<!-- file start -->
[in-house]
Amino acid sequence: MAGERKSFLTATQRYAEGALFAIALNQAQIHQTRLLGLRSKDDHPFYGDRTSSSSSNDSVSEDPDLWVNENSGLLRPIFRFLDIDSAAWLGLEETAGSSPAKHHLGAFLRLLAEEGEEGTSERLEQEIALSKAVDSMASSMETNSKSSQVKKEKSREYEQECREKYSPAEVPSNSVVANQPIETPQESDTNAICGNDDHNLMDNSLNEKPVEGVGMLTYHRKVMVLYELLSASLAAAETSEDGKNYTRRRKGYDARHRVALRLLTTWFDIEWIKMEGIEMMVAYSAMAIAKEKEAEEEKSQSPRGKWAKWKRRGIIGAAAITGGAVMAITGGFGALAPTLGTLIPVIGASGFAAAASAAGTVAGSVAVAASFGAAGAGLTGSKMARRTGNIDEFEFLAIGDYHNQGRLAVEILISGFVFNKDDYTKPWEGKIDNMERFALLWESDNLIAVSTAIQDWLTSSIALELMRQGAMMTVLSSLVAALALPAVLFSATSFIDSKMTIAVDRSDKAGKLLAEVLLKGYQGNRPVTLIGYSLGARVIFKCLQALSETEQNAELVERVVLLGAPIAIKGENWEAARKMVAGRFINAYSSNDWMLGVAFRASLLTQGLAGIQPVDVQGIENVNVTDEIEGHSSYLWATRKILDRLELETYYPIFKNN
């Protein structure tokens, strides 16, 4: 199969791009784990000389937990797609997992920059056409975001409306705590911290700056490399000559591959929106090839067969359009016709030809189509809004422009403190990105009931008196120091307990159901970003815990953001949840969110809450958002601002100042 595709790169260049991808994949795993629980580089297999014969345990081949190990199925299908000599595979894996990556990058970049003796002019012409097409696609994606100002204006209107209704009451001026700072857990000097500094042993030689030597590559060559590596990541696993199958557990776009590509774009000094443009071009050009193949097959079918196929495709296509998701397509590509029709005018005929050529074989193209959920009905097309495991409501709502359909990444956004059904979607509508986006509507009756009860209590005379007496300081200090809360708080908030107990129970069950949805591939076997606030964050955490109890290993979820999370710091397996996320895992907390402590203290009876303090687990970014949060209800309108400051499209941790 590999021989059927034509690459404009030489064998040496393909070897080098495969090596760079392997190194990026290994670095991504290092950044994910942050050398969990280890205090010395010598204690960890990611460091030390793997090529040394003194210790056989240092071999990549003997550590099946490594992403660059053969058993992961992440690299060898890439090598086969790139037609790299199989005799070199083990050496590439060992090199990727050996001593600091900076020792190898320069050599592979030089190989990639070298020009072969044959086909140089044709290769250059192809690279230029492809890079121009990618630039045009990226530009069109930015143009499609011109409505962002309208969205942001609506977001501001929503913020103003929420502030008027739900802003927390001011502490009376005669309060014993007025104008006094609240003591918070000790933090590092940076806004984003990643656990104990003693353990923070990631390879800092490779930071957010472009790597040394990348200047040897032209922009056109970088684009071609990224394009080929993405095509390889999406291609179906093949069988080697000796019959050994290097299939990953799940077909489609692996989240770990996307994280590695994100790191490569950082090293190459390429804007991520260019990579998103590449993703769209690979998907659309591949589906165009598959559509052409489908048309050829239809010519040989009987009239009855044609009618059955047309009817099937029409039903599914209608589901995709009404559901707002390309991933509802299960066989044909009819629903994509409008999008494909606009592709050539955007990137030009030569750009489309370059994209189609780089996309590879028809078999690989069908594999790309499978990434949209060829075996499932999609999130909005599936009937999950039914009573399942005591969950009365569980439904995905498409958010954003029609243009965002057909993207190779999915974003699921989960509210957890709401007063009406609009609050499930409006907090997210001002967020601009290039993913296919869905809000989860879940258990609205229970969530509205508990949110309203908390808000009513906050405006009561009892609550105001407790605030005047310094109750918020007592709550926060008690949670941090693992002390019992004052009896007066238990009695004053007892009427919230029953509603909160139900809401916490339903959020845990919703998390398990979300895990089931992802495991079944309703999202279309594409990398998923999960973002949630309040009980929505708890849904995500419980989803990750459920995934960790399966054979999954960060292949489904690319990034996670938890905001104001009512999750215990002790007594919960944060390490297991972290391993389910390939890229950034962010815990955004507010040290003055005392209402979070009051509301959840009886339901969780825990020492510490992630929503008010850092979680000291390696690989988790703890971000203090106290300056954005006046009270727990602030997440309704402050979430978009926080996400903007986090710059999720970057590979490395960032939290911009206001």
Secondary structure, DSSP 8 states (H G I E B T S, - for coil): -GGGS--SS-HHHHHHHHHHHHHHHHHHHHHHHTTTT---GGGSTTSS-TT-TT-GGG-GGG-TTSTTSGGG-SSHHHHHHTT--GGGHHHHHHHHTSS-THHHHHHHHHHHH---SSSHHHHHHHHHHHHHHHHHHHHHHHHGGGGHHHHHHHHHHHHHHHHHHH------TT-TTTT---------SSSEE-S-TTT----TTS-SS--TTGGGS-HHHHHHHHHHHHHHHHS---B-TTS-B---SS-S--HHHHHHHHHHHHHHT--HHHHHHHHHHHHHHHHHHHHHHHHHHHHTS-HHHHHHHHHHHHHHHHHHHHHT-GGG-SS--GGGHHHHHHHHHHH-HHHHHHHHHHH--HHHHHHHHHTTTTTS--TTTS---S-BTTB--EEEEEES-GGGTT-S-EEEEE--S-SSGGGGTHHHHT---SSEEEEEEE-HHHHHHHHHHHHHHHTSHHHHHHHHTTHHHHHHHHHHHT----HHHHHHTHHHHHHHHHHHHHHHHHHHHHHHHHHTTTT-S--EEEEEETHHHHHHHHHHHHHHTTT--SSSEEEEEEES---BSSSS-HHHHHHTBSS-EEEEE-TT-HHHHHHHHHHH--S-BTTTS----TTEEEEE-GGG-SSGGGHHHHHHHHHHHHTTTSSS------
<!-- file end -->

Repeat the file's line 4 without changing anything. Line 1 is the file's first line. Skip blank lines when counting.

Secondary structure, DSSP 8 states (H G I E B T S, - for coil): -GGGS--SS-HHHHHHHHHHHHHHHHHHHHHHHTTTT---GGGSTTSS-TT-TT-GGG-GGG-TTSTTSGGG-SSHHHHHHTT--GGGHHHHHHHHTSS-THHHHHHHHHHHH---SSSHHHHHHHHHHHHHHHHHHHHHHHHGGGGHHHHHHHHHHHHHHHHHHH------TT-TTTT---------SSSEE-S-TTT----TTS-SS--TTGGGS-HHHHHHHHHHHHHHHHS---B-TTS-B---SS-S--HHHHHHHHHHHHHHT--HHHHHHHHHHHHHHHHHHHHHHHHHHHHTS-HHHHHHHHHHHHHHHHHHHHHT-GGG-SS--GGGHHHHHHHHHHH-HHHHHHHHHHH--HHHHHHHHHTTTTTS--TTTS---S-BTTB--EEEEEES-GGGTT-S-EEEEE--S-SSGGGGTHHHHT---SSEEEEEEE-HHHHHHHHHHHHHHHTSHHHHHHHHTTHHHHHHHHHHHT----HHHHHHTHHHHHHHHHHHHHHHHHHHHHHHHHHTTTT-S--EEEEEETHHHHHHHHHHHHHHTTT--SSSEEEEEEES---BSSSS-HHHHHHTBSS-EEEEE-TT-HHHHHHHHHHH--S-BTTTS----TTEEEEE-GGG-SSGGGHHHHHHHHHHHHTTTSSS------